ON AIR NOW

LISTEN NOW

Weather

cloudy-day
45°
Clear
H 49° L 31°
  • cloudy-day
    45°
    Current Conditions
    Clear. H 49° L 31°
  • clear-night
    32°
    Morning
    Clear. H 49° L 31°
  • clear-day
    60°
    Afternoon
    Sunny. H 65° L 41°
LISTEN
PAUSE
ERROR

Krmg news on demand

00:00 | 00:00

LISTEN
PAUSE
ERROR

Krmg traffic on demand

00:00 | 00:00

LISTEN
PAUSE
ERROR

Krmg weather on demand

00:00 | 00:00

Pediatricians promote benefits of recess

The American Academy of Pediatrics has two New Year's resolutions for schools: Keep the school nurse and don't drop recess.

The recommendations are part of two new policy statements published in Pediatrics.

The American Academy of Pediatrics (AAP) says there's a growing trend in schools to take away recess and use the time to teach subjects.

"There is pressure on schools to increase performance on standardized testing, and a lot of times teachers are using withdrawal of recess as a punishment for children," says Robert Murray, MD, a co-author of the recess policy statement and a professor at the Ohio State University in Columbus.

"Recess is an important part of the school day that should not be cast off without thinking," he says. 

It is not a reward, he says. Recess is necessary and important to help children learn and grow.  

"No matter what kind of recess, whether indoors or outdoors, structured or unstructured, kids need a safe place to play," Murray says. "And the equipment should be good and people who supervise should be well-trained."

Health Benefits of Recess

The benefits of recess are many. "The child who gets regular breaks in the day performs better cognitively in the classroom and gets a lot of social and emotional benefits," he says. "Recess provides kids with the chance to be creative and play with others just for the fun of it."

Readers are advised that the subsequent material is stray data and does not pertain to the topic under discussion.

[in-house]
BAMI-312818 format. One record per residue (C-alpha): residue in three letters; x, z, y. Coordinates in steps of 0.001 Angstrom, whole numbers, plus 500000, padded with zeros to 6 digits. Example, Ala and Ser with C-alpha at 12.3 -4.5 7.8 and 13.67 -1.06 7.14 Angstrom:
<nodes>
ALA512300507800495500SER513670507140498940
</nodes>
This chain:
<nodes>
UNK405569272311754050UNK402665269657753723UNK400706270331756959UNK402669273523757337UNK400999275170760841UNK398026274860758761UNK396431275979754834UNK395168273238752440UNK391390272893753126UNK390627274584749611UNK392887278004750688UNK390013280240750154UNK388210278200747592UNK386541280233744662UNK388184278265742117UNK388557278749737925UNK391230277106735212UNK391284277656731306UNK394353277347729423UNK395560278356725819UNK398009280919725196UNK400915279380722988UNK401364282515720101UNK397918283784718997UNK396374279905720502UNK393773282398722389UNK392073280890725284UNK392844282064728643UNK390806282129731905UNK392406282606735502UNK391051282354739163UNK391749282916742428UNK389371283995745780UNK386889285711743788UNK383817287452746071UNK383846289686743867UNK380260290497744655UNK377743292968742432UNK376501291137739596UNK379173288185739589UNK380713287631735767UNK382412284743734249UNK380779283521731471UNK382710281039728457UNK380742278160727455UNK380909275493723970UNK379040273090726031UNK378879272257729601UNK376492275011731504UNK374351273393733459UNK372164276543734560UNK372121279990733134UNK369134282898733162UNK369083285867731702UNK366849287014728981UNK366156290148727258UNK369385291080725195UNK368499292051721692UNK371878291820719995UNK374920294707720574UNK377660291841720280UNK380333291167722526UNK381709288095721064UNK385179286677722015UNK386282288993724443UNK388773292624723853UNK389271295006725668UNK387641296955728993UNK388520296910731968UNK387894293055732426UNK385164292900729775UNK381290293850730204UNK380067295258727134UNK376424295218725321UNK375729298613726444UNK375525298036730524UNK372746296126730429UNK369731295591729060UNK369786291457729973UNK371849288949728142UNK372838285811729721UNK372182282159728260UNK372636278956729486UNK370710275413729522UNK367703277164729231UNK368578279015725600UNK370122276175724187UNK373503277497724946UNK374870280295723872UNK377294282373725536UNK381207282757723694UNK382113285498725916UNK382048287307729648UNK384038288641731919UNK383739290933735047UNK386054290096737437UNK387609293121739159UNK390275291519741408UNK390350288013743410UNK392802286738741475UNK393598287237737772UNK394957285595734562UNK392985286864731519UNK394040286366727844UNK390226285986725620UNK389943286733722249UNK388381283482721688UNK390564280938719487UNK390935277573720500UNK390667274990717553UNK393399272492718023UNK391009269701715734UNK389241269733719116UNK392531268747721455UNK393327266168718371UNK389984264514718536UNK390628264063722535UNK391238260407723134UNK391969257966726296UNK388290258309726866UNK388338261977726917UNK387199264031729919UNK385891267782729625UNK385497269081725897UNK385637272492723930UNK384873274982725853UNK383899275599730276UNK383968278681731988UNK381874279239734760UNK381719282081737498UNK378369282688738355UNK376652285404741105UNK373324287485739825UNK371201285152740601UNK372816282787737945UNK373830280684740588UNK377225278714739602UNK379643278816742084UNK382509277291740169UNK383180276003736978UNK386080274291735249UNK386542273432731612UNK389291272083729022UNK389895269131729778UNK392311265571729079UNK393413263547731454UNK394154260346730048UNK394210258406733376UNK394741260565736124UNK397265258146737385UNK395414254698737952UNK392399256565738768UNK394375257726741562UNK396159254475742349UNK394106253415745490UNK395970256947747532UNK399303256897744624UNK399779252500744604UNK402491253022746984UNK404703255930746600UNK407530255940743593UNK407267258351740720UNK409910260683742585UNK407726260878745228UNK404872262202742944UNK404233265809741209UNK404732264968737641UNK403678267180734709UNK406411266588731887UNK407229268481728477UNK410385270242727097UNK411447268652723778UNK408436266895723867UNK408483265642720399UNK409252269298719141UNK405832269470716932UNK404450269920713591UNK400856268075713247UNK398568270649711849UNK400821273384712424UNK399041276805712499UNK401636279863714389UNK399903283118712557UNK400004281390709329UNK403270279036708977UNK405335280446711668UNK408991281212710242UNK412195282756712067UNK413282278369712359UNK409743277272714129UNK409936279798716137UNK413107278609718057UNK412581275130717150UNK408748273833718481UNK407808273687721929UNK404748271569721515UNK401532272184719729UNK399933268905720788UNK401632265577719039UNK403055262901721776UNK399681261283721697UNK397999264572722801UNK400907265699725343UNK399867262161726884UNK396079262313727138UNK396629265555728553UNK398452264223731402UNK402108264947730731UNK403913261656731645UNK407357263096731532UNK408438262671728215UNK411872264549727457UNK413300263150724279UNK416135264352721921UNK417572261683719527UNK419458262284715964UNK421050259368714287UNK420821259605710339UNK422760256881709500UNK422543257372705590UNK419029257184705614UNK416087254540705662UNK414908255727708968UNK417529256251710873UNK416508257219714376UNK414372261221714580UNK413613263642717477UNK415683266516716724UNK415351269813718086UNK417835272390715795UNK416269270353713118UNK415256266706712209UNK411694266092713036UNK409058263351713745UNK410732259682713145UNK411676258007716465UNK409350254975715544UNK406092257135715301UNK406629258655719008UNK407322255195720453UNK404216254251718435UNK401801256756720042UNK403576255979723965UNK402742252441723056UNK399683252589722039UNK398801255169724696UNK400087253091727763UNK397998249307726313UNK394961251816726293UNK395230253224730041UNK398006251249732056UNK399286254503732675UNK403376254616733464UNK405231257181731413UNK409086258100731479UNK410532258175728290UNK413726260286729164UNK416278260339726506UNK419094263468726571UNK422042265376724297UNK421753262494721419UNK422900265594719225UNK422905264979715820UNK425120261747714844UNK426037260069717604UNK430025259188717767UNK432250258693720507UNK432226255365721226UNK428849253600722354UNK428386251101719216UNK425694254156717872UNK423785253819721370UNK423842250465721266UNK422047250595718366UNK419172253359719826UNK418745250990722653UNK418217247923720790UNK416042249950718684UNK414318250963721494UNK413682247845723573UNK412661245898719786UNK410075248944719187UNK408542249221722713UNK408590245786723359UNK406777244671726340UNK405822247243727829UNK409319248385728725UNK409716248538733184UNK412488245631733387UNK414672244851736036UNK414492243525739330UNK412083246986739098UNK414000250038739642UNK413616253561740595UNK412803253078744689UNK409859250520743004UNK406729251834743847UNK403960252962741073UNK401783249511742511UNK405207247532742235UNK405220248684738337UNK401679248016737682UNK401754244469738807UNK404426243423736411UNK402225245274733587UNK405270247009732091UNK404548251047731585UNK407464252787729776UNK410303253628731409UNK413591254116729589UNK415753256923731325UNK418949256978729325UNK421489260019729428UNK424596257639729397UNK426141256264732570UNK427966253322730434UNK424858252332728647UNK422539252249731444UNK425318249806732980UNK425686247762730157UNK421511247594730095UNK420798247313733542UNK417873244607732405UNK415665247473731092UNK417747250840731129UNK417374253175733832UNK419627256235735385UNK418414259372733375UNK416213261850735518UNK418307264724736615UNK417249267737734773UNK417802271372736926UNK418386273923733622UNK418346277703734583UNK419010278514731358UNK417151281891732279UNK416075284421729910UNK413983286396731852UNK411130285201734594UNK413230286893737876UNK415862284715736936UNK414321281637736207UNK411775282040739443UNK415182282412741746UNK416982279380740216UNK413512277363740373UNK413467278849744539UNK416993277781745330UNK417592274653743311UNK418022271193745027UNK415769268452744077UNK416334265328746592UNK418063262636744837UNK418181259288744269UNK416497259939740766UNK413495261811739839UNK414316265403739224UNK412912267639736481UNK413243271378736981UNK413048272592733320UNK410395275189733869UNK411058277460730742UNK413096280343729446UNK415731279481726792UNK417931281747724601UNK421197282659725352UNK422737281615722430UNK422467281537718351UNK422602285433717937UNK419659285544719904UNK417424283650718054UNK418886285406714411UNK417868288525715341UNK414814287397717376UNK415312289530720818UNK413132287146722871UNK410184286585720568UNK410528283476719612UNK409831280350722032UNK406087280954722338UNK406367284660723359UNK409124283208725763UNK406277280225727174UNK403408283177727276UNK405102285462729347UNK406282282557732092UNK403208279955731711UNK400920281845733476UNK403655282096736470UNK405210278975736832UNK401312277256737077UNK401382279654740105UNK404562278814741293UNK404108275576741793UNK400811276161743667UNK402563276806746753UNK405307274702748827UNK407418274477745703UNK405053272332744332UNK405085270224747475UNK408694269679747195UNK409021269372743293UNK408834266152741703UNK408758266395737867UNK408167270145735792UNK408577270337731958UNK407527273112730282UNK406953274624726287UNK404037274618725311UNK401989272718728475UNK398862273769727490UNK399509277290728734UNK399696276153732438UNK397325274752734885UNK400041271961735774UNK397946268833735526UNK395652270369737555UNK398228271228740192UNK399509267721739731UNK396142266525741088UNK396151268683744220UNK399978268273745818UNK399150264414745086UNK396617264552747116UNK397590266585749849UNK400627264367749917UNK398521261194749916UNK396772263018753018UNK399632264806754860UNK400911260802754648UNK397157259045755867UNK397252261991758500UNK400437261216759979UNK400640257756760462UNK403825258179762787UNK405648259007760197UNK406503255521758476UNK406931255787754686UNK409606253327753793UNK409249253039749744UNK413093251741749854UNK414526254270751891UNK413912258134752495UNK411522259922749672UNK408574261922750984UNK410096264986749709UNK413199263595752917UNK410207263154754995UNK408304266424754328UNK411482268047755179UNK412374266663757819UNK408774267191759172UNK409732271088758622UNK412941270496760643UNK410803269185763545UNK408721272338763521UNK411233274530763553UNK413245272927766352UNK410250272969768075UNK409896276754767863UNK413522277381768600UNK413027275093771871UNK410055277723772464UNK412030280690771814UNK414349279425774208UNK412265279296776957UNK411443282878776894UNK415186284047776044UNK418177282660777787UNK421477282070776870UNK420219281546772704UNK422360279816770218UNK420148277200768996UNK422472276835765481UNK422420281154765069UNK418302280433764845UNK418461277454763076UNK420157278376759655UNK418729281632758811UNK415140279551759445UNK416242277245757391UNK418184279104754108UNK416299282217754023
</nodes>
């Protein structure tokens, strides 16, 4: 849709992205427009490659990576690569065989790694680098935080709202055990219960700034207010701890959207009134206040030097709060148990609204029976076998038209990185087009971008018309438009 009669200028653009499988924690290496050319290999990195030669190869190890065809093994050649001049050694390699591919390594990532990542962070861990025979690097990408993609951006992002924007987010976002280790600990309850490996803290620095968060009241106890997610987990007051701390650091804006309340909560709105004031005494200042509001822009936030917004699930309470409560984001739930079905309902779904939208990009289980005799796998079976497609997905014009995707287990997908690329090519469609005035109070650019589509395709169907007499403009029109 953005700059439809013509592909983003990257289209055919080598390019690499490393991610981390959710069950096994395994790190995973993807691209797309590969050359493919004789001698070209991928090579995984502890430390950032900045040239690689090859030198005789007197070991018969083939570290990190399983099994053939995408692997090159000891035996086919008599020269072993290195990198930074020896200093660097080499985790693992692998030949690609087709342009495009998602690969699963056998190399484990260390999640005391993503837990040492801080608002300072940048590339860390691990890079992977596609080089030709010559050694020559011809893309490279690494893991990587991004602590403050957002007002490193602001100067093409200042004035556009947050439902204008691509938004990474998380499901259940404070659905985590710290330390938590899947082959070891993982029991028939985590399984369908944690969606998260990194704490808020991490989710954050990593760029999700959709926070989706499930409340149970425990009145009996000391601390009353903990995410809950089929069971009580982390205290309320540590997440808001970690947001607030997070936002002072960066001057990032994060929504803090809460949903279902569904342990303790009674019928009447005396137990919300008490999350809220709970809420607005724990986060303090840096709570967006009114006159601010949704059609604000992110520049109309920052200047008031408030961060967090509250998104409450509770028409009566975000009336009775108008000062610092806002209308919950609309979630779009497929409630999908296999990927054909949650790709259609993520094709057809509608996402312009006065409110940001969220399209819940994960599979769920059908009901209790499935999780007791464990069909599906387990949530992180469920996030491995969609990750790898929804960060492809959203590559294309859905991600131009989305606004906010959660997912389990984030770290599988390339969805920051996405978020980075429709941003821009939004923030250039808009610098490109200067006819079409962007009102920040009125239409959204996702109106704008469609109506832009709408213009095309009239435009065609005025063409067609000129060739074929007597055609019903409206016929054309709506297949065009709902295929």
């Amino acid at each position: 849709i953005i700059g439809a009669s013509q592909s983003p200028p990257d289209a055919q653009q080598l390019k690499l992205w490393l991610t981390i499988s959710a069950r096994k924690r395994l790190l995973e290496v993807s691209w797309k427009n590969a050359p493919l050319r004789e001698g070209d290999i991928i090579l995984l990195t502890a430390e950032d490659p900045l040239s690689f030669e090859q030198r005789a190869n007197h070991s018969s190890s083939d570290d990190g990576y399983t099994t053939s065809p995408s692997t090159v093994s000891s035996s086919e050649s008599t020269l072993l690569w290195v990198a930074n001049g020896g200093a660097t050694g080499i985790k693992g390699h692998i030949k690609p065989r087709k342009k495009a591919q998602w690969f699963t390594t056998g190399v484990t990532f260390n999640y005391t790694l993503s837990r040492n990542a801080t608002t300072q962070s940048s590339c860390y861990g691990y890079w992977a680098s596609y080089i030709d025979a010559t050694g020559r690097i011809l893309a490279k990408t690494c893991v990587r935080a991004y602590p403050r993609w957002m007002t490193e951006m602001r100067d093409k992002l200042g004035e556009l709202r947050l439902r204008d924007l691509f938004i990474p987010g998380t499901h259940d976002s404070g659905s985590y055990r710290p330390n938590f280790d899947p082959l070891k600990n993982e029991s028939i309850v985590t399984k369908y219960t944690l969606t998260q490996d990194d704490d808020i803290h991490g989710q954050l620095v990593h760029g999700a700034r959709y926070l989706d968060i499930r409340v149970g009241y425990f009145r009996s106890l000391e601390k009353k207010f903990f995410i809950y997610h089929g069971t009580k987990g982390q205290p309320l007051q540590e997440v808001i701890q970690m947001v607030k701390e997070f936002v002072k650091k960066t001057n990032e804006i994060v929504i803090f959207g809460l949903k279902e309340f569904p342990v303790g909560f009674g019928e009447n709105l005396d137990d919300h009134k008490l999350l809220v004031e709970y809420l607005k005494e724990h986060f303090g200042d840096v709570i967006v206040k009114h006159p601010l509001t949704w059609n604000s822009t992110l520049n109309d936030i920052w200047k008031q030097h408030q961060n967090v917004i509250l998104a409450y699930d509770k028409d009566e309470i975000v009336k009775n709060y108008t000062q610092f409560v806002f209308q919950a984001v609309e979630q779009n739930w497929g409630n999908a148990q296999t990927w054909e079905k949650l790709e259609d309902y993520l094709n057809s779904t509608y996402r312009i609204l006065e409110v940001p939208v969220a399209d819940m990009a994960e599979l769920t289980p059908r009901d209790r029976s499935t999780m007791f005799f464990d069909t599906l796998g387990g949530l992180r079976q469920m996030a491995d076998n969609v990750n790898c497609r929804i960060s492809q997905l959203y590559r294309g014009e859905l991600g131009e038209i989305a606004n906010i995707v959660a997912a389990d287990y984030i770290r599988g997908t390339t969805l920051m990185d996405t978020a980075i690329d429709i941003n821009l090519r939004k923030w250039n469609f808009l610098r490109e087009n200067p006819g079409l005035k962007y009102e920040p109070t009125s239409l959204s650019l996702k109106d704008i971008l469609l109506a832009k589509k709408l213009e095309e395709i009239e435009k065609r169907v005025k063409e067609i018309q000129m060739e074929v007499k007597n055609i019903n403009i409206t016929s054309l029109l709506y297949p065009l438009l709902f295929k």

It doesn't have to be a full hour or half-hour either, he says. Recess can come in shorter bursts of play time sprinkled throughout the school day. "We need to carve out time that belongs to a child."

Recess is not the same as physical education or gym either, says the policy statement's co-author Catherine Ramstetter, PhD. She is a health educator at the Christ College of Nursing and Health Sciences in Cincinnati.

"Recess promotes a healthy learning environment. Importantly, recess should be used as a complement to physical education classes, not a substitute," she says. "It would be ideal if every school had deep pockets to build huge, amazing playgrounds. But every kid will play differently anyway, and every school doesn't have the resources. We need to protect recess as it benefits the whole child."

Key Role for School Doctor

A second AAP policy statement wants schools to assign important roles for a school doctor and school nurse.

School doctors serve school districts as advisors, consultants, volunteers, team doctors, or school district doctors.

But there's no single set of rules for states and school districts about what a school doctor should do. The new policy statement wants all school districts to have a doctor to oversee health services.

What's more, school doctors should help coordinate policy and practice plans for kids with chronic health conditions, such as diabetes and asthma. The AAP policy statement says kids spend about seven hours a day,180  days a year, in school. During that time they may only see their doctor once a year.

"Doctors in schools can be consultants to nurses and connect with the nurse in any way possible," Murray says. "Generally, it is a beneficial thing for schools to have a physician that they can easily identify and go to in case of emergency or policy development."

Miami Children's Hospital pediatrician Gloria Riefkohl reviewed the new policy statements for WebMD. She says that there is a role for school doctors. "They can serve as liaisons between the school and the child's medical home. And this can avoid disconnects between what is going on at school and outside of school."

Cynthia Devore, MD, co-author of the policy statement on school doctors, also stressed the role of liaison for a school doctor. 

"The best medical model for management of seizures or diabetes in a medical setting or home might be a rescue medicine that might frighten school staff who are unlicensed lay persons, like a bus driver or a secretary," she says. "The school physician can be a valuable liaison among the medical home, the school, and the family, educating all parties as to what is safe and reasonable, and working with the school nurse to develop a plan that allows for sound medical management of a child."

The school doctor and school nurse enhance one another's contribution to the school, she says.